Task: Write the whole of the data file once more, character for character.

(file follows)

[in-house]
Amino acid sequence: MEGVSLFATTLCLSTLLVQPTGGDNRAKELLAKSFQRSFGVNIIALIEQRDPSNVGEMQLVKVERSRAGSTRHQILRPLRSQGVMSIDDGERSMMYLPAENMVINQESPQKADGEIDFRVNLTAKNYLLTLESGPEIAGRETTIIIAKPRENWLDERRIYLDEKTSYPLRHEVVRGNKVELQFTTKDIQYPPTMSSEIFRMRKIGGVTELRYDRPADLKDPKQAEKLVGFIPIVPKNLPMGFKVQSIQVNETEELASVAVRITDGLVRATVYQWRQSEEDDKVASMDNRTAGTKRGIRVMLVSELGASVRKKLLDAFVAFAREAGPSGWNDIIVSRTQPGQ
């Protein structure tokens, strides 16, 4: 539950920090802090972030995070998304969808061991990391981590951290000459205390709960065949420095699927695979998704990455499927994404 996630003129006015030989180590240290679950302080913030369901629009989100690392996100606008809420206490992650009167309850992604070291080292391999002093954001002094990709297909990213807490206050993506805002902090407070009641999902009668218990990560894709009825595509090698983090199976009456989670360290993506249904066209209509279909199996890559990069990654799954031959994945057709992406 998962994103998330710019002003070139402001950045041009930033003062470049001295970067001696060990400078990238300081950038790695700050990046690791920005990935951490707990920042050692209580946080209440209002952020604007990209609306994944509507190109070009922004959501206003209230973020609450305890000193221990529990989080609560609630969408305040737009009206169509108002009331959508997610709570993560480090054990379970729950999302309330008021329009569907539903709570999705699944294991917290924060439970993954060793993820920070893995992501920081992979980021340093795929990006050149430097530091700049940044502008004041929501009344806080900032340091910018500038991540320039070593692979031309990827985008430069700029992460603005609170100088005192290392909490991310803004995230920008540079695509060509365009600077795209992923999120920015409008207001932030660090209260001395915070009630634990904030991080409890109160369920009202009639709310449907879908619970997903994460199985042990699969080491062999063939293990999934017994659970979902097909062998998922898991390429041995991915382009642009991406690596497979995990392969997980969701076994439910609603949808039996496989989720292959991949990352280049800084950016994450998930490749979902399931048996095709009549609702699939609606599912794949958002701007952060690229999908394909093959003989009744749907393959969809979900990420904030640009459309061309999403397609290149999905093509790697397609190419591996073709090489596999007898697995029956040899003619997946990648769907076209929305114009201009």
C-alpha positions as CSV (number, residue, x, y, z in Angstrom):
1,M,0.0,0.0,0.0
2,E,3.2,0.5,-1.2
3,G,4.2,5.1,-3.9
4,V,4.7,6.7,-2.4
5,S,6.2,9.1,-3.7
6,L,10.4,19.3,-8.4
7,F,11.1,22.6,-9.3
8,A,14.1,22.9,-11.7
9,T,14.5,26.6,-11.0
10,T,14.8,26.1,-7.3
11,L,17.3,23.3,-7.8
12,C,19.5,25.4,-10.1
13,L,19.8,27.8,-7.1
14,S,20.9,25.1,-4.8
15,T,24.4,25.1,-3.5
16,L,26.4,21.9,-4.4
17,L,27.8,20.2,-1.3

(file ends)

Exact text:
[in-house]
Amino acid sequence: MEGVSLFATTLCLSTLLVQPTGGDNRAKELLAKSFQRSFGVNIIALIEQRDPSNVGEMQLVKVERSRAGSTRHQILRPLRSQGVMSIDDGERSMMYLPAENMVINQESPQKADGEIDFRVNLTAKNYLLTLESGPEIAGRETTIIIAKPRENWLDERRIYLDEKTSYPLRHEVVRGNKVELQFTTKDIQYPPTMSSEIFRMRKIGGVTELRYDRPADLKDPKQAEKLVGFIPIVPKNLPMGFKVQSIQVNETEELASVAVRITDGLVRATVYQWRQSEEDDKVASMDNRTAGTKRGIRVMLVSELGASVRKKLLDAFVAFAREAGPSGWNDIIVSRTQPGQ
């Protein structure tokens, strides 16, 4: 539950920090802090972030995070998304969808061991990391981590951290000459205390709960065949420095699927695979998704990455499927994404 996630003129006015030989180590240290679950302080913030369901629009989100690392996100606008809420206490992650009167309850992604070291080292391999002093954001002094990709297909990213807490206050993506805002902090407070009641999902009668218990990560894709009825595509090698983090199976009456989670360290993506249904066209209509279909199996890559990069990654799954031959994945057709992406 998962994103998330710019002003070139402001950045041009930033003062470049001295970067001696060990400078990238300081950038790695700050990046690791920005990935951490707990920042050692209580946080209440209002952020604007990209609306994944509507190109070009922004959501206003209230973020609450305890000193221990529990989080609560609630969408305040737009009206169509108002009331959508997610709570993560480090054990379970729950999302309330008021329009569907539903709570999705699944294991917290924060439970993954060793993820920070893995992501920081992979980021340093795929990006050149430097530091700049940044502008004041929501009344806080900032340091910018500038991540320039070593692979031309990827985008430069700029992460603005609170100088005192290392909490991310803004995230920008540079695509060509365009600077795209992923999120920015409008207001932030660090209260001395915070009630634990904030991080409890109160369920009202009639709310449907879908619970997903994460199985042990699969080491062999063939293990999934017994659970979902097909062998998922898991390429041995991915382009642009991406690596497979995990392969997980969701076994439910609603949808039996496989989720292959991949990352280049800084950016994450998930490749979902399931048996095709009549609702699939609606599912794949958002701007952060690229999908394909093959003989009744749907393959969809979900990420904030640009459309061309999403397609290149999905093509790697397609190419591996073709090489596999007898697995029956040899003619997946990648769907076209929305114009201009």
C-alpha positions as CSV (number, residue, x, y, z in Angstrom):
1,M,0.0,0.0,0.0
2,E,3.2,0.5,-1.2
3,G,4.2,5.1,-3.9
4,V,4.7,6.7,-2.4
5,S,6.2,9.1,-3.7
6,L,10.4,19.3,-8.4
7,F,11.1,22.6,-9.3
8,A,14.1,22.9,-11.7
9,T,14.5,26.6,-11.0
10,T,14.8,26.1,-7.3
11,L,17.3,23.3,-7.8
12,C,19.5,25.4,-10.1
13,L,19.8,27.8,-7.1
14,S,20.9,25.1,-4.8
15,T,24.4,25.1,-3.5
16,L,26.4,21.9,-4.4
17,L,27.8,20.2,-1.3